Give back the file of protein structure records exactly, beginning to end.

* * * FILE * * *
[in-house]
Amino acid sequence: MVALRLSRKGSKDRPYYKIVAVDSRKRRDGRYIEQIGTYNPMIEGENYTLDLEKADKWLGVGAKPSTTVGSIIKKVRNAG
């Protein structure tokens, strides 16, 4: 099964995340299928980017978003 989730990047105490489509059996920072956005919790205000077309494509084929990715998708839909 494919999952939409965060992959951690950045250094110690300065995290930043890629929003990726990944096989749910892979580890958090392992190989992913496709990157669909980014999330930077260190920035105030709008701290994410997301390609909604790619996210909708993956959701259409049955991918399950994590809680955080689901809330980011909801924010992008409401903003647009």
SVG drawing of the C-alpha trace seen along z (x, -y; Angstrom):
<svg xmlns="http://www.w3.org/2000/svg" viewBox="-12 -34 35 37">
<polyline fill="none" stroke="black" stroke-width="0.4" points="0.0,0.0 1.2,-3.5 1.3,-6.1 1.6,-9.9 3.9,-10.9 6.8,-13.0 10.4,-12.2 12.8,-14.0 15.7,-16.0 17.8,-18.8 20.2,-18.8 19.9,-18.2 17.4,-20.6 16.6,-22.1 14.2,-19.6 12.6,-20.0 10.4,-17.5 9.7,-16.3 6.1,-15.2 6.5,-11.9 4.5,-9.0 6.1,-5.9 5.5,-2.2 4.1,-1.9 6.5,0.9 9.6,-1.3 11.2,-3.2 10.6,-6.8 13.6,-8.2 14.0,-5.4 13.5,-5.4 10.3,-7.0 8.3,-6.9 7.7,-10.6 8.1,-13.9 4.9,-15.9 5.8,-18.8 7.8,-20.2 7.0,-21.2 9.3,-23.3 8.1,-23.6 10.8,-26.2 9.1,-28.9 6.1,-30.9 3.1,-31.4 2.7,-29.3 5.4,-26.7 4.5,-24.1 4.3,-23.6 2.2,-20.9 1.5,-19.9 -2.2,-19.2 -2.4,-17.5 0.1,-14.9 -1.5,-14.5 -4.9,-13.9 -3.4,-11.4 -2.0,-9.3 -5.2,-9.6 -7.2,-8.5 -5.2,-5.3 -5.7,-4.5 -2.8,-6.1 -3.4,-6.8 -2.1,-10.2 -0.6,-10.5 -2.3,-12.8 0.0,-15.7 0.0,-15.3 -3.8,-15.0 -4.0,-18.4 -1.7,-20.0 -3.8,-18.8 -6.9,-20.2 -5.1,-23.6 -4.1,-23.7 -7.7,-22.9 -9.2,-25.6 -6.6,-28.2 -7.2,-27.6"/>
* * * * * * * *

[in-house]
Amino acid sequence: MVALRLSRKGSKDRPYYKIVAVDSRKRRDGRYIEQIGTYNPMIEGENYTLDLEKADKWLGVGAKPSTTVGSIIKKVRNAG
């Protein structure tokens, strides 16, 4: 099964995340299928980017978003 989730990047105490489509059996920072956005919790205000077309494509084929990715998708839909 494919999952939409965060992959951690950045250094110690300065995290930043890629929003990726990944096989749910892979580890958090392992190989992913496709990157669909980014999330930077260190920035105030709008701290994410997301390609909604790619996210909708993956959701259409049955991918399950994590809680955080689901809330980011909801924010992008409401903003647009």
SVG drawing of the C-alpha trace seen along z (x, -y; Angstrom):
<svg xmlns="http://www.w3.org/2000/svg" viewBox="-12 -34 35 37">
<polyline fill="none" stroke="black" stroke-width="0.4" points="0.0,0.0 1.2,-3.5 1.3,-6.1 1.6,-9.9 3.9,-10.9 6.8,-13.0 10.4,-12.2 12.8,-14.0 15.7,-16.0 17.8,-18.8 20.2,-18.8 19.9,-18.2 17.4,-20.6 16.6,-22.1 14.2,-19.6 12.6,-20.0 10.4,-17.5 9.7,-16.3 6.1,-15.2 6.5,-11.9 4.5,-9.0 6.1,-5.9 5.5,-2.2 4.1,-1.9 6.5,0.9 9.6,-1.3 11.2,-3.2 10.6,-6.8 13.6,-8.2 14.0,-5.4 13.5,-5.4 10.3,-7.0 8.3,-6.9 7.7,-10.6 8.1,-13.9 4.9,-15.9 5.8,-18.8 7.8,-20.2 7.0,-21.2 9.3,-23.3 8.1,-23.6 10.8,-26.2 9.1,-28.9 6.1,-30.9 3.1,-31.4 2.7,-29.3 5.4,-26.7 4.5,-24.1 4.3,-23.6 2.2,-20.9 1.5,-19.9 -2.2,-19.2 -2.4,-17.5 0.1,-14.9 -1.5,-14.5 -4.9,-13.9 -3.4,-11.4 -2.0,-9.3 -5.2,-9.6 -7.2,-8.5 -5.2,-5.3 -5.7,-4.5 -2.8,-6.1 -3.4,-6.8 -2.1,-10.2 -0.6,-10.5 -2.3,-12.8 0.0,-15.7 0.0,-15.3 -3.8,-15.0 -4.0,-18.4 -1.7,-20.0 -3.8,-18.8 -6.9,-20.2 -5.1,-23.6 -4.1,-23.7 -7.7,-22.9 -9.2,-25.6 -6.6,-28.2 -7.2,-27.6"/>